abusesaffiliationarrow-downarrow-leftarrow-rightarrow-upattack-typeburgerchevron-downchevron-leftchevron-rightchevron-upClock iconclosedeletedevelopment-povertydiscriminationdollardownloademailenvironmentexternal-linkfacebookfiltergenderglobegroupshealthinformation-outlineinformationinstagraminvestment-trade-globalisationissueslabourlanguagesShapeCombined Shapeline, chart, up, arrow, graphlocationmap-pinminusnewsorganisationotheroverviewpluspreviewArtboard 185profilerefreshnewssearchsecurityPathStock downStock steadyStock uptagticktooltiptwitteruniversalityweb
Article

Agreement by national coal exit commission: Germany will shut down all coal-fired power plants by 2038

'Germany to close all 84 of its coal-fired power plants, will rely on primarily on renewable energy', 26 Jan 2019

Germany, one of the world’s biggest consumers of coal, will shut down all 84 of its coal-fired power plants over the next 19 years to meet its international commitments in the fight against climate change, a government commission said Saturday. [...]

Coal plants account for 40% of Germany’s electricity, itself a reduction from recent years when coal dominated power production. [...]

The plan includes some $45 billion in spending to mitigate the pain in coal regions. The commission’s recommendations are expected to be adopted by Chancellor Angela Merkel’s government.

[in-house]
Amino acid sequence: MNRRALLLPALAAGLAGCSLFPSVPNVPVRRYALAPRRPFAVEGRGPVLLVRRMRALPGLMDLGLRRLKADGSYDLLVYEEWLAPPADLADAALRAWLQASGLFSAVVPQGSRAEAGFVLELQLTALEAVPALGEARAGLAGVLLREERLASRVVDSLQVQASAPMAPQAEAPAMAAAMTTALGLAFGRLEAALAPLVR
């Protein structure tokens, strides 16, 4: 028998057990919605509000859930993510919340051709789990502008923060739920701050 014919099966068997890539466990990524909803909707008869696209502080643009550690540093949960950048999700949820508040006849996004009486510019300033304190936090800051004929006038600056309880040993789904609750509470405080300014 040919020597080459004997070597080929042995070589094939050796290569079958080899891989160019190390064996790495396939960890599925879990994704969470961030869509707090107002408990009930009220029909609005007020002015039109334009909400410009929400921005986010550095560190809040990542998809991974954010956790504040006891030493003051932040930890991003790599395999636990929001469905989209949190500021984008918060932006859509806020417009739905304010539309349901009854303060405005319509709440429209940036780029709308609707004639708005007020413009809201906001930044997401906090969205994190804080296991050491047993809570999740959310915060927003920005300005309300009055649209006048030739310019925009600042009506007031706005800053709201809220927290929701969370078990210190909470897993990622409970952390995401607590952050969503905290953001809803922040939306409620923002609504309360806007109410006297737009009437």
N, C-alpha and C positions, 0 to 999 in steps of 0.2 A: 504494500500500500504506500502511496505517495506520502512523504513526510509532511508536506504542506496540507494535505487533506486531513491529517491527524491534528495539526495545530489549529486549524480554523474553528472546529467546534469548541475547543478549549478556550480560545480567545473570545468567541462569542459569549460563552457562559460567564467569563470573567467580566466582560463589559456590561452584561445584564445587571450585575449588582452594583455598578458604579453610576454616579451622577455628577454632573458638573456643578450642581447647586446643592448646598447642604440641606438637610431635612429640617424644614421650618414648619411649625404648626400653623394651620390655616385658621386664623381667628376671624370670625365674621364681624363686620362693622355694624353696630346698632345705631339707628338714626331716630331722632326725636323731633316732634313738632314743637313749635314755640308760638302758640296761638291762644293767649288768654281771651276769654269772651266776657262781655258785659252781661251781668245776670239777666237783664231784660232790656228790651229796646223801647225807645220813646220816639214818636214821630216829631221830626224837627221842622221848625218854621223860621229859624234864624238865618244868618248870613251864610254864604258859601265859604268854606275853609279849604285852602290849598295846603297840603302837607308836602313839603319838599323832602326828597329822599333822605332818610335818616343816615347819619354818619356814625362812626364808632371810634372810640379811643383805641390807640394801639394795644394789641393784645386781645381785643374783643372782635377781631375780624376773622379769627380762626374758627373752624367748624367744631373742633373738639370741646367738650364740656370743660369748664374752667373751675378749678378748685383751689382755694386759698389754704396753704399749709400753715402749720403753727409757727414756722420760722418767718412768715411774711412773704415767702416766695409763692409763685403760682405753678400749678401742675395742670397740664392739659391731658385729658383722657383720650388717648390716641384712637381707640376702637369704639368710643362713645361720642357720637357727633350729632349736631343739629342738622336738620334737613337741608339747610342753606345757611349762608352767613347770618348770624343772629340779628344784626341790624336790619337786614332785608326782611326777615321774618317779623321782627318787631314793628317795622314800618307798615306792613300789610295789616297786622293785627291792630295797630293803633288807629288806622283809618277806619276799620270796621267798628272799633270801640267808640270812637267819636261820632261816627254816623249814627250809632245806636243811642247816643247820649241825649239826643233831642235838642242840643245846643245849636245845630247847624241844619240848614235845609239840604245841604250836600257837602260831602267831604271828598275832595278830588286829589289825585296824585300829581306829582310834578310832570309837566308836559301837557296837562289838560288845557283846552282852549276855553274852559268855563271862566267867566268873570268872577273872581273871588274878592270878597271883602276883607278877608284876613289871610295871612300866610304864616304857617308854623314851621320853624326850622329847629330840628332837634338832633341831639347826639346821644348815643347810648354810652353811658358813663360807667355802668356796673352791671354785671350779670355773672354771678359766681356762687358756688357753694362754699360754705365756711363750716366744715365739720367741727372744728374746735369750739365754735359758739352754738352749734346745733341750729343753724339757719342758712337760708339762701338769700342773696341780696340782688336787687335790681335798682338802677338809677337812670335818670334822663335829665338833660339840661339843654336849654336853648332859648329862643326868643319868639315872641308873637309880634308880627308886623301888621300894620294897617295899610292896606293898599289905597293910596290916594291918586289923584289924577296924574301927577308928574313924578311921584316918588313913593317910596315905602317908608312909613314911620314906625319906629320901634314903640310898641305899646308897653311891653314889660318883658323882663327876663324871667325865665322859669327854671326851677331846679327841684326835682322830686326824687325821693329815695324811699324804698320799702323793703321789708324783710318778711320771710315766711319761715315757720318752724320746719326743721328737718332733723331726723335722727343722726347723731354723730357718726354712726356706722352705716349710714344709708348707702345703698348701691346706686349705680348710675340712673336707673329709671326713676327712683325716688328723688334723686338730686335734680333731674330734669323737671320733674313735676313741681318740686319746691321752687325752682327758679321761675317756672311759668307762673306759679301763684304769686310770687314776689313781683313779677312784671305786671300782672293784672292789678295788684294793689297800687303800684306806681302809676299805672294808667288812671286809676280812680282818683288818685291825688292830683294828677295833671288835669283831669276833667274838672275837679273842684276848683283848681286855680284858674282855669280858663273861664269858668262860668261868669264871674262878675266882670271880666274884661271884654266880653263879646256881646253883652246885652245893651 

“It’s a big moment for climate policy in Germany that could make the country a leader once again in fighting climate change,” said Claudia Kemfert, professor for energy economics at the DIW Berlin, the German Institute for Economic Research. [...]

The plan to eliminate coal-burning plants as well as nuclear means that Germany will be counting on renewable energy to provide 65% to 80% of the country’s power by 2040. Last year, renewables overtook coal as the leading source and now account for 41% of the country’s electricity. [...]

The panel that made the recommendation to close coal plants included leaders in the federal and state governments along with top industry and union representatives, scientists and environmentalists.

Germany long saw itself as a global leader in fighting climate change but was forced to concede in recent years that it would by miss its target date of 2020 to reduce CO2 emissions by 40% from 1990. It is expected to be 32% below 1990 levels by next year. [...]

“It’s good that Germany now has a clear road map for the phase-out of coal and we’re on the path to becoming carbon-free,” said Martin Kaiser, executive director of Greenpeace Germany and a member of the commission. He was also pleased that the commission recommended that utilities scrap plans to clear the last 250 acres of the Hambach Forest west of Cologne for a lignite open-pit mine. [...]